Aspen winter airline service tightens up |

Aspen winter airline service tightens up

Janet Urquhart
The Aspen Times
Aspen CO Colorado

ASPEN – Travelers looking to book flights into and out of Aspen at peak times this winter might want to plan ahead.

That’s the advice of Bill Tomcich, president of local reservations agency Stay Aspen Snowmass and the resort’s liaison to the airline industry.

Last winter, the Aspen-Pitkin County Airport saw a boost in commercial seats, when American Airlines debuted service to the resort in mid-December, joining United Express and Frontier Airlines in flying into and out of Aspen. As many as 30 commercial flights a day were coming into the resort.

But Frontier, which had been flying four daily connections between Aspen and Denver, pulled out of the market at the end of the ski season, leaving United as Aspen’s sole year-round carrier. American’s summer service began in mid-June and ends Aug. 20. It resumes its connections between Aspen and both Dallas/Fort Worth and Los Angeles for the winter on Dec. 15.

Though capacity will be down this winter compared with last season, the number of airline seats coming into Aspen for the ski season might be comparable to 2010-11, according to Tomcich.

“As far as recent history, last year was the high-water mark,” he said. Only in 1997-98 did Aspen enjoy more commercial airline capacity than it did last winter.

For travelers, a reduction in service will have ramifications, particularly at peak times during the ski season, Tomcich predicted at Tuesday’s monthly meeting of the Aspen Chamber Resort Association board of directors.

“You’re going to have to book early to a secure a seat or pay a premium,” he told the board. “The airlines are going to do really well this winter.”

More travelers might find themselves flying into and out of Eagle or Denver and using ground transportation for the leg to and from Aspen as flights fill up.

This summer, commercial traffic was up in the early going. Enplanements (the number of people boarding a commercial flight) increased about 3 percent for the month of June in Aspen, with service from United and a half-month of operations by American.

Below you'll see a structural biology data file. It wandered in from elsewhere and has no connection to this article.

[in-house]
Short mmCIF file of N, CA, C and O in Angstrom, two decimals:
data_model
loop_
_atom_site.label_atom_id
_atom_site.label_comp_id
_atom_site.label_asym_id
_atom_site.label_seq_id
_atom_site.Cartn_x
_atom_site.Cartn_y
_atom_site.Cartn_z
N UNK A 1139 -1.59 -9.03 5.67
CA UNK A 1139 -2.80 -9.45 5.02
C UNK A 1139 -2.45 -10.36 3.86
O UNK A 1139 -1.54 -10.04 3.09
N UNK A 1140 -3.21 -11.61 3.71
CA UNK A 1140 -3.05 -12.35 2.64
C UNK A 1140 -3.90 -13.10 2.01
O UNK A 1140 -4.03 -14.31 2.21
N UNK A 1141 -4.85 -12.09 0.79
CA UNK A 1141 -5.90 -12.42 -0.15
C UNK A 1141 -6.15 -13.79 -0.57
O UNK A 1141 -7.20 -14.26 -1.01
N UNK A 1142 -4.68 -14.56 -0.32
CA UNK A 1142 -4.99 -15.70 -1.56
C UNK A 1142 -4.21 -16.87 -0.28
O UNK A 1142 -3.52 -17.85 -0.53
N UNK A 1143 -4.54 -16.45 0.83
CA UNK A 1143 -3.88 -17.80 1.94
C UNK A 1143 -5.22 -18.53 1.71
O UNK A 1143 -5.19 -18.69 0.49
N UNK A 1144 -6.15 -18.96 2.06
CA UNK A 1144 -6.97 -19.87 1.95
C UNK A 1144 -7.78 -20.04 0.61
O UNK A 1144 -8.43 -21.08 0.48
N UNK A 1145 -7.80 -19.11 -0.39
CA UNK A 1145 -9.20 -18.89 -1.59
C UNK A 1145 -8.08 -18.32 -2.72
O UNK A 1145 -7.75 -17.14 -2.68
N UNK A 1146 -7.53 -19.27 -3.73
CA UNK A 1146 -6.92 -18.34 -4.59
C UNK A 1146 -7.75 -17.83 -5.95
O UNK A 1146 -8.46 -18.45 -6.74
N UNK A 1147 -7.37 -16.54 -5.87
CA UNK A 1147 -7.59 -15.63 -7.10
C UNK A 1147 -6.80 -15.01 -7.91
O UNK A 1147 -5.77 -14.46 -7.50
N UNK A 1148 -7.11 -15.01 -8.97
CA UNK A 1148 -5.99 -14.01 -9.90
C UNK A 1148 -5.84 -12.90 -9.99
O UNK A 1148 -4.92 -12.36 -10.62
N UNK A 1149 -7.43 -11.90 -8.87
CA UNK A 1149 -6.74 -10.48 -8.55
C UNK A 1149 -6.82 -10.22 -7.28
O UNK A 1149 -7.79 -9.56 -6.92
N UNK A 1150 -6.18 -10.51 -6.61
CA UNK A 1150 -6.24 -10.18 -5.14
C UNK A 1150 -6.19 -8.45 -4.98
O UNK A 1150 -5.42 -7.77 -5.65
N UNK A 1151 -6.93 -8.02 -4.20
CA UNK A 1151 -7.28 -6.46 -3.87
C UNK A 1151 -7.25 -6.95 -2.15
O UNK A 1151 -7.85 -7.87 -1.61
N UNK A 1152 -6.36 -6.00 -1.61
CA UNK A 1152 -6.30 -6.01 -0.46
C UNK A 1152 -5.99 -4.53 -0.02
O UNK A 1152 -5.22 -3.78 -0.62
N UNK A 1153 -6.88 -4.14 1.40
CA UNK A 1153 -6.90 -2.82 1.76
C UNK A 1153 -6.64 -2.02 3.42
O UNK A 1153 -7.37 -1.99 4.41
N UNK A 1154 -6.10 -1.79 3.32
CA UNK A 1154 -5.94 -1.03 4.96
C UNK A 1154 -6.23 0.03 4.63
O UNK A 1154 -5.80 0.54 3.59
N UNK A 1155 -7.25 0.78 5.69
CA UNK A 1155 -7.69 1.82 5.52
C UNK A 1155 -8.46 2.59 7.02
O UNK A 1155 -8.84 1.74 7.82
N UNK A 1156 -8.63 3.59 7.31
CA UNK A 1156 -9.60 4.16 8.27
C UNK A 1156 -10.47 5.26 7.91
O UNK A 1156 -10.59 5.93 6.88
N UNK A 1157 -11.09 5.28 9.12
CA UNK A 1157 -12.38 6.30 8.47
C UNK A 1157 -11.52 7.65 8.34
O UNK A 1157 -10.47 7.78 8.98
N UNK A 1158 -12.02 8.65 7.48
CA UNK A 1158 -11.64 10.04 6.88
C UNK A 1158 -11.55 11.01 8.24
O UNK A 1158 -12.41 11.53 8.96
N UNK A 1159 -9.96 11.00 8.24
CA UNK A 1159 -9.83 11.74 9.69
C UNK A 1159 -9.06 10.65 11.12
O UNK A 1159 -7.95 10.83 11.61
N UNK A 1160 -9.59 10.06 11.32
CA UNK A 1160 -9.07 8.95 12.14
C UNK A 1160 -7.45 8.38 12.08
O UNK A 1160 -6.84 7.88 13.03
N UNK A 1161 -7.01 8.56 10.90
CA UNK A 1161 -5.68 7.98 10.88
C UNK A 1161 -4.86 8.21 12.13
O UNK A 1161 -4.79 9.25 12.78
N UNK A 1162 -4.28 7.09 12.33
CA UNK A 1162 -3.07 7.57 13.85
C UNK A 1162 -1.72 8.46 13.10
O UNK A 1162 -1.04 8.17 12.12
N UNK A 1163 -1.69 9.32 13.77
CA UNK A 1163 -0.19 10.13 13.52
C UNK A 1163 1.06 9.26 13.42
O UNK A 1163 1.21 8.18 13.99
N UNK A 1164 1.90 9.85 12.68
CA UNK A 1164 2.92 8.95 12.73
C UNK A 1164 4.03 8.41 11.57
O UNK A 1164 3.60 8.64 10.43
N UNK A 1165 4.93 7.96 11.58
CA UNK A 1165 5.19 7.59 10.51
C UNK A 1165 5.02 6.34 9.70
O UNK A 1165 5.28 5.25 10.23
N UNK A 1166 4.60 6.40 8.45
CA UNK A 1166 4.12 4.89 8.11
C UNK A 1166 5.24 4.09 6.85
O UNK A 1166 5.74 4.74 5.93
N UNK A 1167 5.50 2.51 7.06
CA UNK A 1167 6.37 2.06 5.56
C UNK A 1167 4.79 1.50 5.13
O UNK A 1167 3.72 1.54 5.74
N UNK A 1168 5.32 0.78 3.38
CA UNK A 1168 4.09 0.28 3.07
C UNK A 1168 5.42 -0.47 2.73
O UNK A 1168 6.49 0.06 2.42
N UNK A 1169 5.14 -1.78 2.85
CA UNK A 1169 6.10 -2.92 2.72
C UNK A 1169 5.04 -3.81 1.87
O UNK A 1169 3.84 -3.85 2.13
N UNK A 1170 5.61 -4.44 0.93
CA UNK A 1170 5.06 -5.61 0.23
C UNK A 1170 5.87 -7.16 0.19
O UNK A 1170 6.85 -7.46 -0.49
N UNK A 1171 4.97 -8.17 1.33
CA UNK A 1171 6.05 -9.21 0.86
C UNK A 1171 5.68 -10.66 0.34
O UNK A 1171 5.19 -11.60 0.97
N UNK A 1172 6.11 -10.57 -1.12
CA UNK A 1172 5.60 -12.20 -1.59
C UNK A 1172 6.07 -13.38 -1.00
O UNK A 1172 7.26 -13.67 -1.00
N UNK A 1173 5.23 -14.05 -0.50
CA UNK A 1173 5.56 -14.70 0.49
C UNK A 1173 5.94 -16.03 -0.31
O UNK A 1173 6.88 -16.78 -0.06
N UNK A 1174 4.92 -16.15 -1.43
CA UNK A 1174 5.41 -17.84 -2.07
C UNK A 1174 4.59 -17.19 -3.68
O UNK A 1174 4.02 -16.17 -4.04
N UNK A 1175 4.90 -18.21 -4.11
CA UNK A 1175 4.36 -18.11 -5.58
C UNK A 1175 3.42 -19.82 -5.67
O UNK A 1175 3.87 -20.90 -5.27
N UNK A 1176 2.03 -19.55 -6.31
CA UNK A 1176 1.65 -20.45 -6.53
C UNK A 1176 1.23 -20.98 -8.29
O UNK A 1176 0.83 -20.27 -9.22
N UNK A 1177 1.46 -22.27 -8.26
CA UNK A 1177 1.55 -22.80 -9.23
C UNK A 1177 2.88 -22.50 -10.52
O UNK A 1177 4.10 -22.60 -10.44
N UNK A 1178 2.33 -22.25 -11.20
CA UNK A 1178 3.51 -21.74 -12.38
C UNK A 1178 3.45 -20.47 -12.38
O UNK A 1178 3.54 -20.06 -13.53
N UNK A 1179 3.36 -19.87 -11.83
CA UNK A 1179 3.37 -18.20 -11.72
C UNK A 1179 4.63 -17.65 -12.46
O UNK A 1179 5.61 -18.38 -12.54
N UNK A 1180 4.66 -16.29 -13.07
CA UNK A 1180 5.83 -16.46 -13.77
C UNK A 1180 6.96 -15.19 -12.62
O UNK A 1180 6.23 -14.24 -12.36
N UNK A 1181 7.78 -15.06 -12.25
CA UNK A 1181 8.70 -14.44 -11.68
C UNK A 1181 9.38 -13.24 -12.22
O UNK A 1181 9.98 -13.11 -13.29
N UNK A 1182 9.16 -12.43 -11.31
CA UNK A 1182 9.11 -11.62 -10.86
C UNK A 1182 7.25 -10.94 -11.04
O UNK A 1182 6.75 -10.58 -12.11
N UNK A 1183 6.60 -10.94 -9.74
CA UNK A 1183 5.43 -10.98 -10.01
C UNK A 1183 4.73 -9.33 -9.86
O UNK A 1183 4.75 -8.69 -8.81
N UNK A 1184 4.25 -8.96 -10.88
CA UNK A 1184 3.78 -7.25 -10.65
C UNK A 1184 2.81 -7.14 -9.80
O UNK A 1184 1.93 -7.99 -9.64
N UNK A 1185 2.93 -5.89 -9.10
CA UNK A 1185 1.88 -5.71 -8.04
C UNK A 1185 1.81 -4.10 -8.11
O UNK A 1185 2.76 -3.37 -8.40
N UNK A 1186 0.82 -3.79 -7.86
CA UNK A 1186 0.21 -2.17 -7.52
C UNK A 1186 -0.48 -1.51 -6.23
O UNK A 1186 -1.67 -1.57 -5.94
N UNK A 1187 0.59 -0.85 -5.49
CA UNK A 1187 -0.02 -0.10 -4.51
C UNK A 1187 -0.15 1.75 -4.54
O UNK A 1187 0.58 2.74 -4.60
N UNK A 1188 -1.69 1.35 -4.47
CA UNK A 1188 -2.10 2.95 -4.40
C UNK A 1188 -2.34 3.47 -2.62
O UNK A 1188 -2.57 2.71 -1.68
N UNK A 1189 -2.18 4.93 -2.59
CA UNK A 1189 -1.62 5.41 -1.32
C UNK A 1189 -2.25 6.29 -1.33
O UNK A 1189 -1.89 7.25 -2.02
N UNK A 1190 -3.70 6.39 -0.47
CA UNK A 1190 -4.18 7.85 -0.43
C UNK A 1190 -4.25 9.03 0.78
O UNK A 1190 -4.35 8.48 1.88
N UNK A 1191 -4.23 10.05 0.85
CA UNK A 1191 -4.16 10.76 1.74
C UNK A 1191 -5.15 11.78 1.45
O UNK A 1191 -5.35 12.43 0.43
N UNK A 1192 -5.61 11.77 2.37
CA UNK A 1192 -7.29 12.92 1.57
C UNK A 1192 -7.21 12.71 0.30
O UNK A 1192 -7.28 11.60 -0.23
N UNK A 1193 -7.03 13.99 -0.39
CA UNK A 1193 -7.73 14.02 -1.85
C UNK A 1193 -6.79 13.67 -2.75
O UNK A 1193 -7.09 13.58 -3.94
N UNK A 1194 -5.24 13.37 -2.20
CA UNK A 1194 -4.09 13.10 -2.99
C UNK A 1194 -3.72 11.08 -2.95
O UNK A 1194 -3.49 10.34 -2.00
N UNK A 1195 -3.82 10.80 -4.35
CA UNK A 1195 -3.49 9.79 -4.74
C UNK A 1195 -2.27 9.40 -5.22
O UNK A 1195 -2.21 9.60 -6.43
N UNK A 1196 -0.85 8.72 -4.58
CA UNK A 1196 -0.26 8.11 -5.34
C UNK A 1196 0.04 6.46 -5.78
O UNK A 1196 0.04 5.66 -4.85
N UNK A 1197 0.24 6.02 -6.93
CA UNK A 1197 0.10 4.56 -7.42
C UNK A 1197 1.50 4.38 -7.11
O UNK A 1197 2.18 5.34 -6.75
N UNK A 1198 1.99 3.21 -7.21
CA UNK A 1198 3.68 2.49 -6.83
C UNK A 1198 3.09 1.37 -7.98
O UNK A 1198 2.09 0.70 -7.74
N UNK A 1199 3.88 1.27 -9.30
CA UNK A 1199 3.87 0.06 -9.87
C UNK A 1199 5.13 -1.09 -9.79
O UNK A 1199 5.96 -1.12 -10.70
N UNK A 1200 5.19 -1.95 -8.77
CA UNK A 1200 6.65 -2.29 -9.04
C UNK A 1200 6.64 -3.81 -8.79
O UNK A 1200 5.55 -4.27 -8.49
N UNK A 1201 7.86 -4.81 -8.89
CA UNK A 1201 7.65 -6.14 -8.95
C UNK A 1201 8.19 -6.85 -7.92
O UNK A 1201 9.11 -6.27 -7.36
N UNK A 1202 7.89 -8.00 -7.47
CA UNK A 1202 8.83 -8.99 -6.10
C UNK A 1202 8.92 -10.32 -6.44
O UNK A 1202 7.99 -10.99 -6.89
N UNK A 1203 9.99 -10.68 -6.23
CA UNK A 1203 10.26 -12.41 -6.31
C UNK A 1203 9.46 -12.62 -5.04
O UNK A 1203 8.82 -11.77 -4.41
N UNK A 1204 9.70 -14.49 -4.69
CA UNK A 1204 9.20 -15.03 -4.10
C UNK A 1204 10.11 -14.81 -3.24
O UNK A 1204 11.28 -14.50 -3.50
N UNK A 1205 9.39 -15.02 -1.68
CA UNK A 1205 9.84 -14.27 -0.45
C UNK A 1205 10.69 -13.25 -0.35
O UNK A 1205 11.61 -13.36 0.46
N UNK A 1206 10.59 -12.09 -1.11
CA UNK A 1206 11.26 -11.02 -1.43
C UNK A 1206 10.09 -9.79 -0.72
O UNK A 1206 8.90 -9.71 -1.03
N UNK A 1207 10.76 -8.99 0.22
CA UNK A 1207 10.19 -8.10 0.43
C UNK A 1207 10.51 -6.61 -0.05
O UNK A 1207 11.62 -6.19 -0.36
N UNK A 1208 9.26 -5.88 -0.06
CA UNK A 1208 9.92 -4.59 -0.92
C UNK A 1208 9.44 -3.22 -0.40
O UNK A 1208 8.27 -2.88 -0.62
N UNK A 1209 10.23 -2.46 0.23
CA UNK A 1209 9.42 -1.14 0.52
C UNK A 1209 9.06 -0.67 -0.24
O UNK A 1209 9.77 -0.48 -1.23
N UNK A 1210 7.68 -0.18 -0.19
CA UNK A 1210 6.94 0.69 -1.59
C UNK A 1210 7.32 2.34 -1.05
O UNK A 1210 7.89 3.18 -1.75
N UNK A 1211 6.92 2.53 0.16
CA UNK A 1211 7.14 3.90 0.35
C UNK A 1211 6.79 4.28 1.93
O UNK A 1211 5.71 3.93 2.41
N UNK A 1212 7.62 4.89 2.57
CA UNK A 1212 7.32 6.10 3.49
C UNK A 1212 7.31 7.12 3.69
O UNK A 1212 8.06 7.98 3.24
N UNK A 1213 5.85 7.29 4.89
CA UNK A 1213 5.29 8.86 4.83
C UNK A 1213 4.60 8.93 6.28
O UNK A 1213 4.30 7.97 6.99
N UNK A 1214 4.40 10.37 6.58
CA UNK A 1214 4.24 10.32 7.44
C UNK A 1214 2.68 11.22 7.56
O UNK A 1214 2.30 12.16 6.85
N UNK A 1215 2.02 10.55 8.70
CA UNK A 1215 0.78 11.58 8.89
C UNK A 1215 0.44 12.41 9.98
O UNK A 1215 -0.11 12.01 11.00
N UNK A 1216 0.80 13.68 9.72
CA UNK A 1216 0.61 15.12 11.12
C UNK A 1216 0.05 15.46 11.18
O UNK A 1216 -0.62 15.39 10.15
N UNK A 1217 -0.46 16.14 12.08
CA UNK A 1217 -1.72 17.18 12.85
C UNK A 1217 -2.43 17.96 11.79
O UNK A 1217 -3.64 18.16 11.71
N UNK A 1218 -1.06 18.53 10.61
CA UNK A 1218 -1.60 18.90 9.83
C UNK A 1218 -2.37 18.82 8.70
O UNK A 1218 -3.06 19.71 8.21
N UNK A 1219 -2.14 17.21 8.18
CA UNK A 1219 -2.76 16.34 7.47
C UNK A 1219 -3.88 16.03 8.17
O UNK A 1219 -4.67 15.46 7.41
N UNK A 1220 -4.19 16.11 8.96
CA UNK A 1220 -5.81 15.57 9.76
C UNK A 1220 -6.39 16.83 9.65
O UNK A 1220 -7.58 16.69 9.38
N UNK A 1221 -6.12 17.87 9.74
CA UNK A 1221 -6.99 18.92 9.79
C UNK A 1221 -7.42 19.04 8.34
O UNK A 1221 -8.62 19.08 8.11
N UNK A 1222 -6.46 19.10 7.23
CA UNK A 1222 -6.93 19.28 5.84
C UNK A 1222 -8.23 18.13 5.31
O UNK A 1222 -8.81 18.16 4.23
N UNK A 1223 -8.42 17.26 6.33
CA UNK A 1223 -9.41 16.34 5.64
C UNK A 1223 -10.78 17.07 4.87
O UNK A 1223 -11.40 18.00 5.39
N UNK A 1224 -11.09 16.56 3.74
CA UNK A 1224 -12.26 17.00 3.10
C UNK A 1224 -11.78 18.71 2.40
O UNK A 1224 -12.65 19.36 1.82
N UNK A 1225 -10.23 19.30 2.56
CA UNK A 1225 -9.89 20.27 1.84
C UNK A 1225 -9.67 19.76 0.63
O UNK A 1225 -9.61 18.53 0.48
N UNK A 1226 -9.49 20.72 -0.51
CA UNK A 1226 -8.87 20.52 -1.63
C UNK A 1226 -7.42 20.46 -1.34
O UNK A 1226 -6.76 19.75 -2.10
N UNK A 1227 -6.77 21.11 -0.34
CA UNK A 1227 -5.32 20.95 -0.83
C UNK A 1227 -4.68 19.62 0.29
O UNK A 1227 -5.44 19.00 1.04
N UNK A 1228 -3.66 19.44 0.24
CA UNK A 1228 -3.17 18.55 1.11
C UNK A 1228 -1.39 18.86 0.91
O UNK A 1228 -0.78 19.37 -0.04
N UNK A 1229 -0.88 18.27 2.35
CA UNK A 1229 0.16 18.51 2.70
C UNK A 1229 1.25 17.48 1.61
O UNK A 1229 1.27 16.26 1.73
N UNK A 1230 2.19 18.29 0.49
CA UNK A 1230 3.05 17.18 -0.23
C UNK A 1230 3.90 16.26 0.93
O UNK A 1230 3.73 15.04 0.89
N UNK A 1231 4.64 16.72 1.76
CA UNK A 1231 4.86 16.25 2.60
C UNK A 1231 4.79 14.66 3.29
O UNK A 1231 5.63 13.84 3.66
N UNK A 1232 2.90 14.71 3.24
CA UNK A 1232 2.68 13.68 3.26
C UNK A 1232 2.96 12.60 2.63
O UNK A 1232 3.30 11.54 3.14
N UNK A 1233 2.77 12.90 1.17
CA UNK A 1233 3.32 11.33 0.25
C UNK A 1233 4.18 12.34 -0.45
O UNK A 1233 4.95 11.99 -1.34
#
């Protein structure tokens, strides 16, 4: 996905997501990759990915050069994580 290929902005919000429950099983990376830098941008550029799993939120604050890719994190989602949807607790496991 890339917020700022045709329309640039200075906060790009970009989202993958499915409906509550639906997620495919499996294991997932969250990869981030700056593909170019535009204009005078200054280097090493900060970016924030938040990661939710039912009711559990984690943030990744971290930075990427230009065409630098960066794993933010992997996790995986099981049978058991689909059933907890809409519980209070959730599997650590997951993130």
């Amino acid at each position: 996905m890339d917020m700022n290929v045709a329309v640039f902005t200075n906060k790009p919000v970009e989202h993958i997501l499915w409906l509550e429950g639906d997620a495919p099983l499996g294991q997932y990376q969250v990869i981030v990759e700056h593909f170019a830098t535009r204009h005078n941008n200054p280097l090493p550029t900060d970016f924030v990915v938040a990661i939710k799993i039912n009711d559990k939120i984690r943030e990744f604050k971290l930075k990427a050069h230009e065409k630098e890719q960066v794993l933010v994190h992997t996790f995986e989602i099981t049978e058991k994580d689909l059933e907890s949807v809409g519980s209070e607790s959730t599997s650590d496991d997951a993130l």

American’s performance in Aspen so far could bode well for future expansion of its local service, according to Tomcich. The airline is in bankruptcy proceedings and has a limited fleet of the CRJ-700 jets that it uses for its Aspen service. Both factors are constraints on its ability to make changes to its local schedule at this point, he said.

“The good news is when it’s all said and done, I think they’re going to be very pleased with their numbers,” Tomcich said. “I know they’d like to be able to fly more – the question is how and when and with what.”

During American’s fall hiatus, travelers will have only United Express service into and out of Aspen. United’s nonstop connections with Chicago and Houston will end Aug. 28, but the airline will offer a connection with Los Angeles through Oct. 2, running the flight six days a week.

In addition, United will offer seven to nine connections with Denver daily in September before dropping to five daily flights from Oct. 1 through Dec. 18. The L.A. connection will resume Nov. 27. Connections to Chicago and Houston resume Dec. 19, as does United’s winter service between Aspen and San Francisco. The Los Angeles service bumps up to four flights daily on Dec. 19, and the Denver service will increase to an average of 11 daily flights on the same date.

On a side note, the four Q400 turboprops that Frontier used for its Aspen service before parent company Republic grounded them are back in the air – flying as United Express. They’re being repainted in United’s colors and have become part of a fleet of Q400s owned by Republic and operated as United Express through an agreement between the two airlines.

It is SkyWest Airlines that operates United’s Aspen service, using exclusively the CRJ-700.

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